Pod People: Low-Acuity Patient Treatment Stations in the ED
Bryan Langlands, AIA, ACHA, EDAC, LEED GA, NBBJ, and Christine Carr, MD, FACEP, Medical University of South Carolina
Across the United States, providers in overcrowded emergency departments (EDs) are forced to treat low-acuity vertical patients in makeshift treatment spaces (e.g., open waiting areas and hallways) that do not meet minimum standards for space, acoustics, or privacy. Health care organizations are looking for ways to manage these low-acuity patients and improve turnaround times and patient satisfaction scores for all patients.
This webinar will review the challenges of innovating in the ED design arena and introduce new concepts to be proposed for the 2022 edition of the FGI Guidelines. Low-acuity patients (ESI Levels 5, 4, and some ESI Level 3) often require only a chair or recliner and could receive treatment in smaller, appropriately sized stations that include all necessary medical utilities. Presently, AHJs have no guidance for regulating these spaces as there is no provision for low-acuity care stations in the Guidelines; the draft 2022 language intended to remedy this will be discussed along with the split flow concept of ED traffic that it supports.
Flexible Application of the Outpatient Guidelines
John L. Williams, Washington State Department of Health, and Kirsten Waltz, AIA, ACHA, EDAC, LEED AP, SmithGroup
The new Guidelines for Design and Construction of Outpatient Facilities was developed to meet the needs of the health care industry as new treatments are performed in new locations, traditional inpatient services move to outpatient settings, and new practices and facility types emerge. The idea is to create flexible facilities that can readily be reused for newer procedures, technologies, or purposes in the future. The presenters will discuss two approaches to applying the Outpatient Guidelines requirements—one for facility types detailed in the document and the other for facility types that have requirements scattered in multiple chapters. Several case studies are presented to demonstrate using the Guidelines to design different outpatient facility types.
The Functional Program and Safety Risk Assessment: How to Create and Apply Them
Kenneth N. Cates, SASHE, Northstar Management Company; and Ellen Taylor, PhD, AIA, MBA, EDAC, The Center for Health Design
Development of a functional program is an important first step in health and residential care design that allows a provider organization to assess its priorities and develop direction for the design team. A safety risk assessment is begun during project planning and should evolve throughout design, construction, and commissioning; this attention to the many aspects of safety in health and residential care facilities yields facilities that support safe patient care and encourage staff retention. This webinar reviews the process and uses for both a functional program and a safety risk assessment.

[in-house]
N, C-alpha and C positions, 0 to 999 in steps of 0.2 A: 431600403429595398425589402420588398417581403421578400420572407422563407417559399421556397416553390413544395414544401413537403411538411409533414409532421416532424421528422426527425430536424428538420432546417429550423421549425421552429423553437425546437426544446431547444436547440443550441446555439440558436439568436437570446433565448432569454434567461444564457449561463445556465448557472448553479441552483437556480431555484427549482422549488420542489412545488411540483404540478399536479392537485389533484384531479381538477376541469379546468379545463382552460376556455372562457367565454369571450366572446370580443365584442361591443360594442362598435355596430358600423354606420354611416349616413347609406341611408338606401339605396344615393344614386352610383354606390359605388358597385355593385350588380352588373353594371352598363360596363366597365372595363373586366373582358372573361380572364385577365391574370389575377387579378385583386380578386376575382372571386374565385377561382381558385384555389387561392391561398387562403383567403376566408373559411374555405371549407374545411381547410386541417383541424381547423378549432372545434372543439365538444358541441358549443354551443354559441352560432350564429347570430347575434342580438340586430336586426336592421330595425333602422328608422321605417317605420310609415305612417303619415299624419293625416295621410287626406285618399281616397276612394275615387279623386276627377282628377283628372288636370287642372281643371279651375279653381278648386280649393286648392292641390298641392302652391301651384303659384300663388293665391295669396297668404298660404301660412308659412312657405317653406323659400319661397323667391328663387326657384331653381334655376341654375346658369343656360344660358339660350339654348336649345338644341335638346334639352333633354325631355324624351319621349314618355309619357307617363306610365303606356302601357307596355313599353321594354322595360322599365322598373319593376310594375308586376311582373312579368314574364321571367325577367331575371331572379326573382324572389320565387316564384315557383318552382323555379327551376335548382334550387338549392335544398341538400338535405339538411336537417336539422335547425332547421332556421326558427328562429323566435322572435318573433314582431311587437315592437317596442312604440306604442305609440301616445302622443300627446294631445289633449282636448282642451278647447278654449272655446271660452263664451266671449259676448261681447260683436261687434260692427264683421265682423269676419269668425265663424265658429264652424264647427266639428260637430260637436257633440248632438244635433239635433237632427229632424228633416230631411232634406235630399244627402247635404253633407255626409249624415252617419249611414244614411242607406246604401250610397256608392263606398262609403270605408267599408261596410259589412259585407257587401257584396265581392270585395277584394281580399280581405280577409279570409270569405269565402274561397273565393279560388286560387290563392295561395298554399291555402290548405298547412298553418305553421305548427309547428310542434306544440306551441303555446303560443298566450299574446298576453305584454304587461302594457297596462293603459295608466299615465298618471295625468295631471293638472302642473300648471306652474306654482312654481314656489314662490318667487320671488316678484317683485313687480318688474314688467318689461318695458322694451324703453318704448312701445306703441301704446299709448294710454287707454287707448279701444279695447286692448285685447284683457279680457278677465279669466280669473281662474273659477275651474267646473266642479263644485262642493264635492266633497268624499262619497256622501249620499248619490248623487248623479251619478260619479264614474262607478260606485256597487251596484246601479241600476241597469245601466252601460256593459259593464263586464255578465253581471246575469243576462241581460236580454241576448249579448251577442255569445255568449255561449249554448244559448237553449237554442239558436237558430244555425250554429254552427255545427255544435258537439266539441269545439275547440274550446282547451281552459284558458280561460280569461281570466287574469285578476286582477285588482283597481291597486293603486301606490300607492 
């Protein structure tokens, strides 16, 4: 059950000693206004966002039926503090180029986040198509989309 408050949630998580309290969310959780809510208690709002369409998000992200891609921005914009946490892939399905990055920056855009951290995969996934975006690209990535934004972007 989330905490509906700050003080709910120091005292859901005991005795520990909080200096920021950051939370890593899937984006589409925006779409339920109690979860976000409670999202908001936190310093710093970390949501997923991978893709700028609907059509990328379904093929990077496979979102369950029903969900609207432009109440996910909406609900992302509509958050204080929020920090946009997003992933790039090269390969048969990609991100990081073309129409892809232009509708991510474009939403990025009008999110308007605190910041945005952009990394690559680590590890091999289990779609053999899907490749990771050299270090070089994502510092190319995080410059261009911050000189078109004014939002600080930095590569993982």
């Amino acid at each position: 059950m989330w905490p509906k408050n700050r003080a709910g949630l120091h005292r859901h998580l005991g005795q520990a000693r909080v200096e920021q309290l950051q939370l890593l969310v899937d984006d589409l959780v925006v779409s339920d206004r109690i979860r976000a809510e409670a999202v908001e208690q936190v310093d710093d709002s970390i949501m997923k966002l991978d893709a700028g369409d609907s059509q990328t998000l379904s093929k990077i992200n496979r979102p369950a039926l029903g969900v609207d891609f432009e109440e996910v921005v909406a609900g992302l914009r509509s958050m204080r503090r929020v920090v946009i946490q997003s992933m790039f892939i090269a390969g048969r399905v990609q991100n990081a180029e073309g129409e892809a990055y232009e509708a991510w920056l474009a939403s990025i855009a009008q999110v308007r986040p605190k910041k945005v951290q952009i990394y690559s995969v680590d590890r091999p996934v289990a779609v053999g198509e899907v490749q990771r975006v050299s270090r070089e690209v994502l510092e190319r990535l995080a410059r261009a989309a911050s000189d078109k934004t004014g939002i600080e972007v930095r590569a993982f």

Accommodations for Care of Patients of Size
Mary W. Matz, MSPH, CPE, CSPHP, Patient Care Ergonomic Solutions, and Joseph J. Strauss, AIA, ACHA, Cleveland Clinic
Statistics show that more than three-quarters of Americans are overweight. Hospitals must be able to accommodate these individuals safely, protecting both the patients and the staff who care for them. Outpatient facilities may be able to limit the type of patients they serve. In either case, a decision should be made for each project as to whether accommodations for patients of size will be provided and, if so, what percentage of a facility will incorporate these elements. For the 2018 FGI Guidelines, the Health Guidelines Revision Committee made a concerted effort to provide guidance to health care organizations attempting to make these determinations. From considerations during planning to ensuring enough space is provided for these patients and the caregivers assisting them, both recommendations and specific requirements are provided.
Sterile Processing Department: Design and HVAC Considerations
Byron Burlingame, MS, RN, BSN, CNOR, Association of periOperative Registered Nurses, and Paula Wright, RN, BSN, CIC, Massachusetts General Hospital
Sterile processing facility requirements have been significantly revised in the 2018 Guidelines for Design and Construction hospital and outpatient facility documents. Expanded guidance is provided for designing these critical areas to support and encourage clinical personnel to comply with current professional practice guidelines for cleaning, decontaminating, and sterilizing surgical instruments. The presenters will also discuss when a two-room sterile processing facility is required and when a single-room sterile processing facility is acceptable as well as ventilation requirements to support a dirty-to-clean workflow.